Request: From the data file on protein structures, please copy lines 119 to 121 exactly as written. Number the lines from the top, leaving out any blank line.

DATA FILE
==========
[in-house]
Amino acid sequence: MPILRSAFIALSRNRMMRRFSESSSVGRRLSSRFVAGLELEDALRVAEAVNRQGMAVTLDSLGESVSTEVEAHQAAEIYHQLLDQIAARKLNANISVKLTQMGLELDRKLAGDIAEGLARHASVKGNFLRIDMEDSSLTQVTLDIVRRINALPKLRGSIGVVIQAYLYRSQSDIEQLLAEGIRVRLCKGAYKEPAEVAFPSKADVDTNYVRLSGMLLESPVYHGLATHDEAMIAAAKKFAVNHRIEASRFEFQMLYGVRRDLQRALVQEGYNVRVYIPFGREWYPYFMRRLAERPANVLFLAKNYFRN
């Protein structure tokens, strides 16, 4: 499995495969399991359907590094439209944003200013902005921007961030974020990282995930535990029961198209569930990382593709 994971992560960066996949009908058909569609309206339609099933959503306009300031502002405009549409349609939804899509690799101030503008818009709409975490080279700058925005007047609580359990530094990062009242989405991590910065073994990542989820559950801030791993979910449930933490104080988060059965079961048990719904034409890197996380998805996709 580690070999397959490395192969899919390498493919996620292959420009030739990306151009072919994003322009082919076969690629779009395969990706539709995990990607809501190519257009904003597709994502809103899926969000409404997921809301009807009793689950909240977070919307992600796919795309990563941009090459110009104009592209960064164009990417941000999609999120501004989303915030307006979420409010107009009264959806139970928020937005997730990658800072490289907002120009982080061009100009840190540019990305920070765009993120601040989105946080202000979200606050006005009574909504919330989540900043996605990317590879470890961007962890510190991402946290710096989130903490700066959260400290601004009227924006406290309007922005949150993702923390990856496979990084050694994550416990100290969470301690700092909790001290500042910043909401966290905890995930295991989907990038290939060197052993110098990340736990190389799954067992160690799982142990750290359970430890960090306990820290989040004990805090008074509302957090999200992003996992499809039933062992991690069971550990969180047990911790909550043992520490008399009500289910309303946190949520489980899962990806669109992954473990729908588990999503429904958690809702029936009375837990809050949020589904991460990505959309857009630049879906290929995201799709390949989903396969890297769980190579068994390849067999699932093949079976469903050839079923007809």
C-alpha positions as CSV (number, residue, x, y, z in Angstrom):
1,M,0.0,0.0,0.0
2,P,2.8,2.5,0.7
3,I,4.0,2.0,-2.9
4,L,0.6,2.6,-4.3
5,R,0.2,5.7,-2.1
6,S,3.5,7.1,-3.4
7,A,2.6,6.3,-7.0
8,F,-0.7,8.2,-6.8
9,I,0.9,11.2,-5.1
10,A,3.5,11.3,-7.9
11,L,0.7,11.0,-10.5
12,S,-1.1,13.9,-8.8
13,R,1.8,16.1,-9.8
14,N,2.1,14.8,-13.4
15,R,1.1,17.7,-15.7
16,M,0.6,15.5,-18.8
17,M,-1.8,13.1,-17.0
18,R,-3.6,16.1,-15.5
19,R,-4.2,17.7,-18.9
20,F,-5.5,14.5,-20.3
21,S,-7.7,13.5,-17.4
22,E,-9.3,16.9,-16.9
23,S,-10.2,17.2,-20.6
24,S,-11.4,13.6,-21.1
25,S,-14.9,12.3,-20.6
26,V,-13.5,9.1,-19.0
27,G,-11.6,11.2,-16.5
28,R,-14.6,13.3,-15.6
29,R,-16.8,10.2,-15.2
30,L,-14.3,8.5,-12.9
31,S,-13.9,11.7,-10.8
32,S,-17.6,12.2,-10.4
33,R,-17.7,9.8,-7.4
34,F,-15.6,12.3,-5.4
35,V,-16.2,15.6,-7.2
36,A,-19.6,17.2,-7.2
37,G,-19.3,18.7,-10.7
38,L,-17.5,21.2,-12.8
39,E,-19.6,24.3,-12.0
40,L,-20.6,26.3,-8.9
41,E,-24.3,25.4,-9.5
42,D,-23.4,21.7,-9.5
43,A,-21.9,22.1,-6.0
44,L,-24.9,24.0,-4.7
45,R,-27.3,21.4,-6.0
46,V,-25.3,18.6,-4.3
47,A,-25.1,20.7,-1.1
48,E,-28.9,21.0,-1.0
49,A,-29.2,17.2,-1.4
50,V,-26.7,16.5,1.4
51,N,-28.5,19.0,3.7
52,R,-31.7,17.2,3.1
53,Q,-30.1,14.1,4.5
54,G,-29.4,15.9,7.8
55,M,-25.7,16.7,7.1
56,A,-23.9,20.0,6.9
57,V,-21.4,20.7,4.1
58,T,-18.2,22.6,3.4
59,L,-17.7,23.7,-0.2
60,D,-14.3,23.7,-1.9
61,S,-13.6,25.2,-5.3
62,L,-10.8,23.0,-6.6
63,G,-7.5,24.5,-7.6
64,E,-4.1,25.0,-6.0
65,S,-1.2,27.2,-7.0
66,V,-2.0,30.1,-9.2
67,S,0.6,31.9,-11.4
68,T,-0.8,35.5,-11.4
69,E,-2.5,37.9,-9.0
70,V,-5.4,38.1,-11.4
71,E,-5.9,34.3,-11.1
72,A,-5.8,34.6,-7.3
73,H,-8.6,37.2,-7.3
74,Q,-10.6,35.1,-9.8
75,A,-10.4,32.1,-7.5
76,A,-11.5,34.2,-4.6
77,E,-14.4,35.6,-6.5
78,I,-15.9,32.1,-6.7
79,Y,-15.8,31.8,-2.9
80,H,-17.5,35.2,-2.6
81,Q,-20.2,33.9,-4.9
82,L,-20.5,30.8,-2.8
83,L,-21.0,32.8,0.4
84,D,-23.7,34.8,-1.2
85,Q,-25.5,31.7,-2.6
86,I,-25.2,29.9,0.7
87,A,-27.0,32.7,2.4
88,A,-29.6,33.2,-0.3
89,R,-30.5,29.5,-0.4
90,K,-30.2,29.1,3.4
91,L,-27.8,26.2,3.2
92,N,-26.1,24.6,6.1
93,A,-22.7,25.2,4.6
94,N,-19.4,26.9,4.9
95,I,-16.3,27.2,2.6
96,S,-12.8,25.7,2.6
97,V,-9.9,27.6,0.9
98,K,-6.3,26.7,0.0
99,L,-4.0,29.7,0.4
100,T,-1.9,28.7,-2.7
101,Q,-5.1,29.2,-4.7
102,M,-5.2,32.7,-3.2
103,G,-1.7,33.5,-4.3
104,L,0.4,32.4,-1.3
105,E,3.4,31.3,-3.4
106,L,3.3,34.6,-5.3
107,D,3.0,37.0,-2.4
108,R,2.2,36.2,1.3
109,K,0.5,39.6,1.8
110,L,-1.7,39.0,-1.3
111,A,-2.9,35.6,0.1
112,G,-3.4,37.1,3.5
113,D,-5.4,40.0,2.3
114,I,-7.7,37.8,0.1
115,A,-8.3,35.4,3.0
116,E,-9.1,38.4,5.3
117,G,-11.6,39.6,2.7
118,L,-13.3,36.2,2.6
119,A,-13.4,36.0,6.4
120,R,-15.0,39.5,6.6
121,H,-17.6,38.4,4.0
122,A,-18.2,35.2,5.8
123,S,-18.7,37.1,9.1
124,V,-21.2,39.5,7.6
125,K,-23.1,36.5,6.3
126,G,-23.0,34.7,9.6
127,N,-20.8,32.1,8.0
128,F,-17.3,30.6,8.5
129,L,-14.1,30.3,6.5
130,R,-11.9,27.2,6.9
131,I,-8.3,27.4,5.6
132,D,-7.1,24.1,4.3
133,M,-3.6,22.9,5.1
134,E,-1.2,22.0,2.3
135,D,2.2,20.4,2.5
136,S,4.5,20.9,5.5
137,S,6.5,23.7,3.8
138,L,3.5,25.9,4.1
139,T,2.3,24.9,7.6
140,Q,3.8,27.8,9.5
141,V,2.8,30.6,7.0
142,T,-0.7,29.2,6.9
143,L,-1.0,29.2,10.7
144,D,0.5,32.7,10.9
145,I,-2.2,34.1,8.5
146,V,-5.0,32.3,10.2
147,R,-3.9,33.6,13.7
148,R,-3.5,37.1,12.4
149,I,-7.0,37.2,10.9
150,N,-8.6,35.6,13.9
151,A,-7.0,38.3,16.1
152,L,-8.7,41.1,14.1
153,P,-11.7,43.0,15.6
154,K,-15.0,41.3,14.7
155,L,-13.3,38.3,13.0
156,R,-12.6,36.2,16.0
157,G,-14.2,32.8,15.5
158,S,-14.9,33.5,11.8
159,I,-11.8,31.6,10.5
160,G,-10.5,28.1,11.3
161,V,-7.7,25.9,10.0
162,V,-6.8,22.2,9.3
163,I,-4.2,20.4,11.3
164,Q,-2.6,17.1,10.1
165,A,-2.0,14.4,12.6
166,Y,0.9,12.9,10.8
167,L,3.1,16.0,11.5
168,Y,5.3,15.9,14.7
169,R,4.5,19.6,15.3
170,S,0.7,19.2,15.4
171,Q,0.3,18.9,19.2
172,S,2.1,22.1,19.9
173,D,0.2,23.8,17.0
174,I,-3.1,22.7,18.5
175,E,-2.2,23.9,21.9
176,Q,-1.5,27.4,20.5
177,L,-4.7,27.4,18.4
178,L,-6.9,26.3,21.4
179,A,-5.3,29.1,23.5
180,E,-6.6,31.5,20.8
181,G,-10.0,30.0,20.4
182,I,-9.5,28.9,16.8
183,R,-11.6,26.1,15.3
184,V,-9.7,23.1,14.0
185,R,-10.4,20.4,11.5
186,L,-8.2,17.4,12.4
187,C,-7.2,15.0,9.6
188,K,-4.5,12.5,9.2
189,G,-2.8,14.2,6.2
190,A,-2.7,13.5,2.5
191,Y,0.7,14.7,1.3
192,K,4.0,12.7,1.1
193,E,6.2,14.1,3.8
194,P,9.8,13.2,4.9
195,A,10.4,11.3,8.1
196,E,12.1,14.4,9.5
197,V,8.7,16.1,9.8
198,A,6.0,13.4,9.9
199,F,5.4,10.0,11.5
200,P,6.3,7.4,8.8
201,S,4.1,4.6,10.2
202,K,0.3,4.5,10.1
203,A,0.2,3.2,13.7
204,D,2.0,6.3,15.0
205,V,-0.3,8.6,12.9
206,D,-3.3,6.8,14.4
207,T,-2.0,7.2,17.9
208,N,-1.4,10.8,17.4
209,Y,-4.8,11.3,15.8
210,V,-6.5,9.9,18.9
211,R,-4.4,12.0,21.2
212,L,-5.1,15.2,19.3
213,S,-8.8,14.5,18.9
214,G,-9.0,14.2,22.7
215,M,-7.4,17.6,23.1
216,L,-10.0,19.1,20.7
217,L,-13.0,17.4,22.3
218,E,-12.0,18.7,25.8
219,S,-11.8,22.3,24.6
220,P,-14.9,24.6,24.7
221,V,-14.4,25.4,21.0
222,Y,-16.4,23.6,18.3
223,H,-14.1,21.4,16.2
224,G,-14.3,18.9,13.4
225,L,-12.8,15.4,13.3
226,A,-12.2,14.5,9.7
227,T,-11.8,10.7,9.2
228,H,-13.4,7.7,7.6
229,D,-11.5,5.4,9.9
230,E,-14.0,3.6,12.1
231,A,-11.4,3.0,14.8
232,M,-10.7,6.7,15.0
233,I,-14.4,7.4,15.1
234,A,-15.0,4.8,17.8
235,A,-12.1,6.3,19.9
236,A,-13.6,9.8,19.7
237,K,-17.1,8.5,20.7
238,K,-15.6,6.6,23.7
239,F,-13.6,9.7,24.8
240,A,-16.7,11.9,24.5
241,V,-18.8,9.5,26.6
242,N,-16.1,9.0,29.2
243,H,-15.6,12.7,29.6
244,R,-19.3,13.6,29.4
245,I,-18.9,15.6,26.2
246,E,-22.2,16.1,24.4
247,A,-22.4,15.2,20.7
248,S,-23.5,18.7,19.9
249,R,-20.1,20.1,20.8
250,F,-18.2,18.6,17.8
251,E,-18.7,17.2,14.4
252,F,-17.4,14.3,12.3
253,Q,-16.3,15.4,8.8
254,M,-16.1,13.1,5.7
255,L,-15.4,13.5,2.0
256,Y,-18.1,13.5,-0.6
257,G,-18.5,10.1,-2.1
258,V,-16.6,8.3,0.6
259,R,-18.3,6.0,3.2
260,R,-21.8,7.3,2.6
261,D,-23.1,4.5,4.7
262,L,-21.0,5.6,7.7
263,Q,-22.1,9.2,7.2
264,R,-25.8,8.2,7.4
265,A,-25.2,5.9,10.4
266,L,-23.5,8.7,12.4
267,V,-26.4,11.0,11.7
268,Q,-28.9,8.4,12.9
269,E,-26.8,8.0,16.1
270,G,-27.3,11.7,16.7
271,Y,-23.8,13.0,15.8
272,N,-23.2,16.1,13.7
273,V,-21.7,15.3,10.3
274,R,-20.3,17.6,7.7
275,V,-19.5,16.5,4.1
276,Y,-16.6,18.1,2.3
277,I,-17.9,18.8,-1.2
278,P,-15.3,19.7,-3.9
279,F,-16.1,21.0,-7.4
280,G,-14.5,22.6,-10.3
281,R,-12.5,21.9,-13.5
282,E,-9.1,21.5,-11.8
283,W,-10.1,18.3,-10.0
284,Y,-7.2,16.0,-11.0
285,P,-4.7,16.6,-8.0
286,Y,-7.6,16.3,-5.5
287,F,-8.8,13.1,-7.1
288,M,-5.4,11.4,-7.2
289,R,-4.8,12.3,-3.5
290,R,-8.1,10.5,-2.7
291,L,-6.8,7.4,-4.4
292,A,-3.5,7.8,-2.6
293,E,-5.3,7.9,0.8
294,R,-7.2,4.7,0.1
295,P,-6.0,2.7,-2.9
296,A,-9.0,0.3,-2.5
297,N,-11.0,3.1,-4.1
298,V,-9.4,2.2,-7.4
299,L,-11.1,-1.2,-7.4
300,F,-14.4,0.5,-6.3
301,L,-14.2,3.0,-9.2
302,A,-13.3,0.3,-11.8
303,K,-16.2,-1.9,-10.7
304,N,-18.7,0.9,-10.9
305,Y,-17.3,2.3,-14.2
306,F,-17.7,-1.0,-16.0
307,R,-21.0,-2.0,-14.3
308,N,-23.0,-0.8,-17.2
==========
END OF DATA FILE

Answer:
115,A,-8.3,35.4,3.0
116,E,-9.1,38.4,5.3
117,G,-11.6,39.6,2.7